We can’t help but call Lia Neal our own, though she was born and bred in New York City–Fort Greene, Brooklyn to be exact.

She first appeared on the pages of the Amsterdam News when she was a mere 8 years old. Neal was just a little girl making a splash, literally, with her great swimming, becoming one to watch even before she was a tween.

As the years progressed, her swimming intensified and her level of competition rose to the national and international level. She became a world-class athlete.

At the tender age of 14, she narrowly missed qualifying for the 2008 Olympic swim team. But in 2012, her dreams came true, at least partially. She made it to the Olympic trials in Omaha, Neb., but did not qualify for an individual berth in the games; however, her speed did earn her a place on the women’s 4×100 freestyle relay team.

Her speed and determination in the pool this past weekend helped the U.S. women clinch a bronze medal.

As the 17-year-old Neal took to the medal stand, she had an entire city, community and nation standing behind her.

The little girl in Fort Greene whose parents schlepped her back and forth to the Upper East Side of Manhattan so she could swim competitively at Asphalt Green is now adorned with an Olympic medal.

She was–and is–our future standing on the podium.

But she did not get there without a lot of help. She could never have done this without the love, help and support of her parents, who believed in her unwaveringly–and kudos, too, to the parents of Olympian John Orozco of the Bronx. They nurtured and supported her and let her know that dreams are not just dreams but possibilities.

When we think about Neal and her success, it makes us question why was she able to accomplish so much while others have had such different paths.

Neal has had opportunity and goals, and she has made a way for herself in this world. Her passion has been harnessed and directed into something so positive that she is able to stand before the world and say, “I am an Olympian.”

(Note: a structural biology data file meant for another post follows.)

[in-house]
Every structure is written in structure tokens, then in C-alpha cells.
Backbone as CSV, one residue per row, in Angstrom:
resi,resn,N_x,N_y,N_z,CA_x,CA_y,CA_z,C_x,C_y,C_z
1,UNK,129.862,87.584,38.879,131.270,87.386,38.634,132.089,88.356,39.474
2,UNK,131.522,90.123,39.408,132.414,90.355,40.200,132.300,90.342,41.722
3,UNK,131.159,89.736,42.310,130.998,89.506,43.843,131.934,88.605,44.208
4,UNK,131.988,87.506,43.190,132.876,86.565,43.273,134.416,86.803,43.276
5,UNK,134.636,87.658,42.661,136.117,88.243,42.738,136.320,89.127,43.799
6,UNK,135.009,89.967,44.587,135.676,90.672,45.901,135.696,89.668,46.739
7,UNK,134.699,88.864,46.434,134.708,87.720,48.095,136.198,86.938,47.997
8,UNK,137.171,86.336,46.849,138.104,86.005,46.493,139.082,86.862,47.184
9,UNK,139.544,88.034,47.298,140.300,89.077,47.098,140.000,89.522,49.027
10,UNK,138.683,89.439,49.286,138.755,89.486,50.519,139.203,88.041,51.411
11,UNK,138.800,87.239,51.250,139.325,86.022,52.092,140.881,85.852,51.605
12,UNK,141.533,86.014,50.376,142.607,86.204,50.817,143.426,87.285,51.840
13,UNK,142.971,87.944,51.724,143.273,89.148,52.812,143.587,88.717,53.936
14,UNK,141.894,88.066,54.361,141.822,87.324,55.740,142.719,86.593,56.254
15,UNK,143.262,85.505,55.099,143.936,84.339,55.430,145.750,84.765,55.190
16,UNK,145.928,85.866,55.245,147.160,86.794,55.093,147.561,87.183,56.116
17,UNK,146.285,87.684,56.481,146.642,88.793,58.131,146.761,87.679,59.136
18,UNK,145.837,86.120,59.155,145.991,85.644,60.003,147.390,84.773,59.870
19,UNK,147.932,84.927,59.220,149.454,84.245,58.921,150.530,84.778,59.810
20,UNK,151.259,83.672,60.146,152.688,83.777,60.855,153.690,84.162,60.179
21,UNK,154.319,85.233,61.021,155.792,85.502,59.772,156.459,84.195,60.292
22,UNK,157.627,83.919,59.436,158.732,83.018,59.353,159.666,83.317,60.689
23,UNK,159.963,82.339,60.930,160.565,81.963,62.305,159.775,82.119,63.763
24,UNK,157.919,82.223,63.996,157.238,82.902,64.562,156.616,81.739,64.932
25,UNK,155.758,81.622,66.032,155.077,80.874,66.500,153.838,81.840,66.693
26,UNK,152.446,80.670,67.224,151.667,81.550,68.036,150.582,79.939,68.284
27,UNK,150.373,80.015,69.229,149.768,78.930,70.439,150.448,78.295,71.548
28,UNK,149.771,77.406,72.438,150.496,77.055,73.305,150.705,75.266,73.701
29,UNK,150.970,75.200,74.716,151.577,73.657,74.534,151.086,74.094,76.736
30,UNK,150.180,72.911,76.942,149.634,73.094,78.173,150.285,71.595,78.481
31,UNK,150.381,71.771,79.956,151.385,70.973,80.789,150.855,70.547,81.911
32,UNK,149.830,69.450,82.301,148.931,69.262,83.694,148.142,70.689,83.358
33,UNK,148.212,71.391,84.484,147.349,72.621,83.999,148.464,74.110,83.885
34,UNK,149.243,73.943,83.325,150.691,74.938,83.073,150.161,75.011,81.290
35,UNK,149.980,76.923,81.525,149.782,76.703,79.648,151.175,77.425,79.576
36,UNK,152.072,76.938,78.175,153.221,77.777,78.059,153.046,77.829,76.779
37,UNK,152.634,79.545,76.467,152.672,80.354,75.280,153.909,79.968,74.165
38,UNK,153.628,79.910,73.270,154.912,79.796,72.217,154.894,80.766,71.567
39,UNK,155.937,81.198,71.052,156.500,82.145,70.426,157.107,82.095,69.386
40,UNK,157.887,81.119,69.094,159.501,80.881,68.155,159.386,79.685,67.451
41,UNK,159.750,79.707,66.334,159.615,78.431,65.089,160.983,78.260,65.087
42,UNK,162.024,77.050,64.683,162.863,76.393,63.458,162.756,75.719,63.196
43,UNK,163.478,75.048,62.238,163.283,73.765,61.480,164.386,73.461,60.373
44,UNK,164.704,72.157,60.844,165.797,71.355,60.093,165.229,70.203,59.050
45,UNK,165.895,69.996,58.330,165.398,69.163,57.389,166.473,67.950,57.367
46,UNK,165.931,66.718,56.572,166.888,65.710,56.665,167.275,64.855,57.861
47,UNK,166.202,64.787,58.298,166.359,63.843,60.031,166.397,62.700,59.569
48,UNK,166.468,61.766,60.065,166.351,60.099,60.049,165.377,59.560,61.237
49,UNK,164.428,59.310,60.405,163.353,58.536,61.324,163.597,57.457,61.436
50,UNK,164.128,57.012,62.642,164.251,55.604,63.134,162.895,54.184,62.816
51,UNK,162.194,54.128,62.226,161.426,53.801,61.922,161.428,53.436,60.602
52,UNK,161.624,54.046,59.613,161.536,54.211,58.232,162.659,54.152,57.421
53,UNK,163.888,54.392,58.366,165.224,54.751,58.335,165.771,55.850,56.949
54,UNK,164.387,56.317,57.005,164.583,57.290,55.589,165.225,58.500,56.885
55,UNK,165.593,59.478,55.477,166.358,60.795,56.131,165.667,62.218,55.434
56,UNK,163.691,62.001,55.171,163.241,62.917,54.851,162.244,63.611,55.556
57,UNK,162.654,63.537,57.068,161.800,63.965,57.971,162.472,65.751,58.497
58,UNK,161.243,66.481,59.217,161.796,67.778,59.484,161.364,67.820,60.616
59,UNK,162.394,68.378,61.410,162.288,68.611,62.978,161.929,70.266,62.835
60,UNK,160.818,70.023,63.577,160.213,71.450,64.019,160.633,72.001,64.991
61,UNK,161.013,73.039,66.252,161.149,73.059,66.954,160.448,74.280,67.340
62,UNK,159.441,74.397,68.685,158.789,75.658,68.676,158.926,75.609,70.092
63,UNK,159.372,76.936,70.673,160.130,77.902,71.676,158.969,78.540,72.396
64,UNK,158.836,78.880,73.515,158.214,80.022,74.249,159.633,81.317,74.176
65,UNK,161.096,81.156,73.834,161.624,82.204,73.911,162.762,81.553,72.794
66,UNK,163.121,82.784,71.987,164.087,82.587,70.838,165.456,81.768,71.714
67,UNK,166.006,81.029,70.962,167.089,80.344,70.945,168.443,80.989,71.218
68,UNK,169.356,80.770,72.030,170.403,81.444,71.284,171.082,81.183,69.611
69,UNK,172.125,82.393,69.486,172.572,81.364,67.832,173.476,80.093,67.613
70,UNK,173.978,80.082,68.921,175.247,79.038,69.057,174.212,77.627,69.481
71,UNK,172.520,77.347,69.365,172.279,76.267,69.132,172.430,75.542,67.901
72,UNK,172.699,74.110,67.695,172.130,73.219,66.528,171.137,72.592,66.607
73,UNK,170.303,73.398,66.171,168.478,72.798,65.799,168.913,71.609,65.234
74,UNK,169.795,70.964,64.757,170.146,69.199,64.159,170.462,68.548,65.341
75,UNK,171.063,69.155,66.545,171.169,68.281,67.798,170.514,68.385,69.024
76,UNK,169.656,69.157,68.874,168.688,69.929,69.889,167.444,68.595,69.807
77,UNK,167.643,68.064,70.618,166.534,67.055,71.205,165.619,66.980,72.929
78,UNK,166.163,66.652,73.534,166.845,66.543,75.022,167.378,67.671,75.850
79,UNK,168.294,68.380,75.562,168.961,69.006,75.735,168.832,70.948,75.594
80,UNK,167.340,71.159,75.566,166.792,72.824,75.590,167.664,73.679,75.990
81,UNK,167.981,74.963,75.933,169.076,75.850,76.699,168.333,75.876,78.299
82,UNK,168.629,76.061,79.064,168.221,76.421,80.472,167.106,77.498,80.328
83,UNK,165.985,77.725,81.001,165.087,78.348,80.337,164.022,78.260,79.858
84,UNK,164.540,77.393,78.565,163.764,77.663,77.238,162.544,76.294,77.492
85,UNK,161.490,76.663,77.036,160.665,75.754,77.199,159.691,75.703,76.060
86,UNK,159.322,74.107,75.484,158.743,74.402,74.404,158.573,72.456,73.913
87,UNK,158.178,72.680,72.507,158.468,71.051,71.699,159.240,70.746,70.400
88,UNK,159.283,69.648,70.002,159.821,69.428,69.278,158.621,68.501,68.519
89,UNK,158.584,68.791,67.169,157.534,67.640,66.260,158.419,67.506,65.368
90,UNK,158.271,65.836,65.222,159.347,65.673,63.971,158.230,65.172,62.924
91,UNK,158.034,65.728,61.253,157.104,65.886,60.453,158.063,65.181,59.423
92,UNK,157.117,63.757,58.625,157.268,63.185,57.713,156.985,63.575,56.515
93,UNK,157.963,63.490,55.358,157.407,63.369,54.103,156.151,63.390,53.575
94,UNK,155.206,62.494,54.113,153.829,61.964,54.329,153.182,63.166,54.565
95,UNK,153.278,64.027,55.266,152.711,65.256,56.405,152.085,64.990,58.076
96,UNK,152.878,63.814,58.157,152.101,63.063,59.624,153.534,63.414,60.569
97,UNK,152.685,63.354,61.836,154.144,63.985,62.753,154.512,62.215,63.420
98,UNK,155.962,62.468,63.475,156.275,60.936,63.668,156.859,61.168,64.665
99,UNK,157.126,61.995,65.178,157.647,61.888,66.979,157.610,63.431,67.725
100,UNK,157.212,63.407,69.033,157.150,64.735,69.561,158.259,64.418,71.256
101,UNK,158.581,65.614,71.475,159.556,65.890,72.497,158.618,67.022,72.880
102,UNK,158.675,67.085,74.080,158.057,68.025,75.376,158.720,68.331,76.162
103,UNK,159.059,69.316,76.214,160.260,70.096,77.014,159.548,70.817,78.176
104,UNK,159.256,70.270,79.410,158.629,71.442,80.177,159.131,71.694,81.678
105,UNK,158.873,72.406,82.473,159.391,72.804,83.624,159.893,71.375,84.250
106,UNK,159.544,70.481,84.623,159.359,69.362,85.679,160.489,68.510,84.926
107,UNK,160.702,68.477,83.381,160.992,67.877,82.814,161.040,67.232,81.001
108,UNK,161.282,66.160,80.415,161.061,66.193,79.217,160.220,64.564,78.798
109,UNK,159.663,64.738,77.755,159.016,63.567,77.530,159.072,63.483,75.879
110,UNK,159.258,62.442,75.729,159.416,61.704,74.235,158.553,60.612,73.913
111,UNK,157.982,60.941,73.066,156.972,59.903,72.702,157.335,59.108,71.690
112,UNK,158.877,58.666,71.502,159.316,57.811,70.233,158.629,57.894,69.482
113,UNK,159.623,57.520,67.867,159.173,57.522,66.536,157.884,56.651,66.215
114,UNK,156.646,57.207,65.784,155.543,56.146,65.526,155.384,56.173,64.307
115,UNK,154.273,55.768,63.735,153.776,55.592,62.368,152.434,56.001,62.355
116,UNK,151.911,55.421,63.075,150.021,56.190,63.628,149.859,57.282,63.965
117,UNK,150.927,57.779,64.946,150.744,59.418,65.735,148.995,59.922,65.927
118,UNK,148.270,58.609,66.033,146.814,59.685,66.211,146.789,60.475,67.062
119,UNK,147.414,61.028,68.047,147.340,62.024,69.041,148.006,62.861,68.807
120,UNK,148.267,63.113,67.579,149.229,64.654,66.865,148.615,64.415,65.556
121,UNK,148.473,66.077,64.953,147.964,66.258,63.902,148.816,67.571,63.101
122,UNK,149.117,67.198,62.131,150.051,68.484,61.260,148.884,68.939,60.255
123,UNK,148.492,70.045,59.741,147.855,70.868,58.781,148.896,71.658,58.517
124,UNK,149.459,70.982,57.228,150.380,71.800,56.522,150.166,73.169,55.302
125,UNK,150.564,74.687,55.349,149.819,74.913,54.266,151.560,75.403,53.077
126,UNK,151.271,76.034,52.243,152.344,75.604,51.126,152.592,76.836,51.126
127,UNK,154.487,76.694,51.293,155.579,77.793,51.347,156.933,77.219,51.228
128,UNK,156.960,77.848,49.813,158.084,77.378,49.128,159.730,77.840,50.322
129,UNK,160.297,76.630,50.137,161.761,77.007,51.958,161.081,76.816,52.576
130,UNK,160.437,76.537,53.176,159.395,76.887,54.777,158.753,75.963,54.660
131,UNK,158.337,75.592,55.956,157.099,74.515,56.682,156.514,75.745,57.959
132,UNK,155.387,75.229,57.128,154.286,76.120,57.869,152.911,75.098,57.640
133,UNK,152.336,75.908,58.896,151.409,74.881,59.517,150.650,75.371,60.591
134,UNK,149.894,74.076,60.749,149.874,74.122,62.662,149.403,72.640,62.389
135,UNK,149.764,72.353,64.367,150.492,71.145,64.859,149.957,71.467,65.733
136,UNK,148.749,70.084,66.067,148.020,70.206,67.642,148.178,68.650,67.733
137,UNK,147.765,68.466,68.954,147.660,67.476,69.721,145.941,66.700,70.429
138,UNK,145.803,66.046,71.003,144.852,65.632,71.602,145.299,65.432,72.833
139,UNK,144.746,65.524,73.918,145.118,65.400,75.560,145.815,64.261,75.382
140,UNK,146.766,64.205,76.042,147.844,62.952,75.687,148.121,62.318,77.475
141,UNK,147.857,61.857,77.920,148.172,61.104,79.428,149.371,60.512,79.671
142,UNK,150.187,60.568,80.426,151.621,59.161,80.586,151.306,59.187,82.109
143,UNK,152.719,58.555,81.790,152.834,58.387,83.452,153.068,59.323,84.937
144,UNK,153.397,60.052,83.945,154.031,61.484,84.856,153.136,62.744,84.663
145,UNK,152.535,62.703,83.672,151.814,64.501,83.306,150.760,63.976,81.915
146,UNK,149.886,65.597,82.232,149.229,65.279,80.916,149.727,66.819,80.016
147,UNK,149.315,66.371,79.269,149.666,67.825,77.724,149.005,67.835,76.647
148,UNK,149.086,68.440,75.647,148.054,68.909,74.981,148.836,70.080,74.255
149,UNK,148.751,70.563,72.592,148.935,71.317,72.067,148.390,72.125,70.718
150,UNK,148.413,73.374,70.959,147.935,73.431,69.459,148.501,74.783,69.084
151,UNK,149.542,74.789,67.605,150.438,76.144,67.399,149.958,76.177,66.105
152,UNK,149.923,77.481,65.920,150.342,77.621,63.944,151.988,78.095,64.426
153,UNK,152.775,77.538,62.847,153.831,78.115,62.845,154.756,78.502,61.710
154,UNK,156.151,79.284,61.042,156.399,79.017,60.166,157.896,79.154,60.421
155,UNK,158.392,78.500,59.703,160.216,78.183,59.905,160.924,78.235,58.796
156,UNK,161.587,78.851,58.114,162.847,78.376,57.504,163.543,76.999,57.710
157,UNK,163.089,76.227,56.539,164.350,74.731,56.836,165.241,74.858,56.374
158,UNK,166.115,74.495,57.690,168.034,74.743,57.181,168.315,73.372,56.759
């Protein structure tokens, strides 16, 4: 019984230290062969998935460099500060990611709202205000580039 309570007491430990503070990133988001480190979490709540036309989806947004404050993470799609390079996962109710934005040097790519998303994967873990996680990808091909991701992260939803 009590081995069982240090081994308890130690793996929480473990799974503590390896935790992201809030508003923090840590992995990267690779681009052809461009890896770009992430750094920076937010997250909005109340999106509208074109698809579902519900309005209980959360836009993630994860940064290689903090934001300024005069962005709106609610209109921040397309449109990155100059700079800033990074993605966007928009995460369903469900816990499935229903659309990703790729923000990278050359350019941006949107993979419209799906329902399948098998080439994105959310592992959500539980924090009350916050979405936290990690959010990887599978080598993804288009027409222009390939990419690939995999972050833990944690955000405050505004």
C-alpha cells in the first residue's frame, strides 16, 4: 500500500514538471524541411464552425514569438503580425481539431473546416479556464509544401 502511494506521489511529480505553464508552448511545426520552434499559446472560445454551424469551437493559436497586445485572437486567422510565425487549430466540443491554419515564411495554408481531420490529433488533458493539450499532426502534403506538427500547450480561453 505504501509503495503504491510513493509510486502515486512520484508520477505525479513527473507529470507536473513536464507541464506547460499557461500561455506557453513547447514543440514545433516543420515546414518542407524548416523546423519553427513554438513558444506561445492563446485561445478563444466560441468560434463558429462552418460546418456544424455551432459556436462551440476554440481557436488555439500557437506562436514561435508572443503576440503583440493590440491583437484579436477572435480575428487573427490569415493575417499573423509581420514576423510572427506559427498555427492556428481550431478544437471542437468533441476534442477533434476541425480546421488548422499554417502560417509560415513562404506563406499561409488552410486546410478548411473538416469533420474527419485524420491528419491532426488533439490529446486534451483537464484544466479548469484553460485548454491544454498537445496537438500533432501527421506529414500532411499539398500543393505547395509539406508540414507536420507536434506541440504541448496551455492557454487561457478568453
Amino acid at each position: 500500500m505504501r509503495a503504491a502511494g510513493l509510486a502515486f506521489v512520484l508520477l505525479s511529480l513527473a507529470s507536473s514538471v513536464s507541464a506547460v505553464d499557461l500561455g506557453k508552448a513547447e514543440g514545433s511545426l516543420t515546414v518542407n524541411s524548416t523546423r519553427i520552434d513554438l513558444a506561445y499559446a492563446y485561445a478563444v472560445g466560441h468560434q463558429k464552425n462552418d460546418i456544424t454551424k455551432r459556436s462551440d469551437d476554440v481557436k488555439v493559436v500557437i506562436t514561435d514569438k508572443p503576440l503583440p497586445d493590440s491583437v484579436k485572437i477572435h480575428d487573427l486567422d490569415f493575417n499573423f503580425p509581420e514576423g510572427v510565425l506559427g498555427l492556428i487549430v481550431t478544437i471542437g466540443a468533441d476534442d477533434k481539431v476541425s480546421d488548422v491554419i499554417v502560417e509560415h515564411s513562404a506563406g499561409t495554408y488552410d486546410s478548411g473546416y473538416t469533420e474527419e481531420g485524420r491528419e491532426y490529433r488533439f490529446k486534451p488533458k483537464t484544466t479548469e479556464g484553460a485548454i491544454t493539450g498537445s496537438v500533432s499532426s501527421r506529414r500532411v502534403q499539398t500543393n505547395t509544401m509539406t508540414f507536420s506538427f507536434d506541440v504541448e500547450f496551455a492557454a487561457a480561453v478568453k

But what about all of the other young people we see all the time with no passion, no direction and no dreams? Those young people may not have had the support of their family, friends and community.

This is a problem we need to figure out how to solve. We talk about the violence in our communities, but where does it stem from? It is not just the streets; it is not just the lack of a great education. It is a lack of cooperation between everyone who has an interest in what goes on in our children’s lives.

Yes, we can blame the police, yes, we can blame the schools, yes, we can blame the government, but we also have to look at ourselves. What have we done–or not done? Have we given our children hope? Have we provided them with direction? Have we done our best? Until we have done our very best, we can’t look to others and ask how they have contributed.

Granted, every circumstance is different and all children are not the same, but first we have to look and see what we have done, then look outside and see how we can change all those other circumstances.

Our children can be Olympians. Our children can be presidents–our children can be anything they want to be, but the first step is providing them with the tools. Let’s raise the next president, let’s raise the next doctor, let’s raise the next Olympian. Together as a community, we can make that difference and raise a generation of excellence. We owe it to them; together, we can all wear the gold.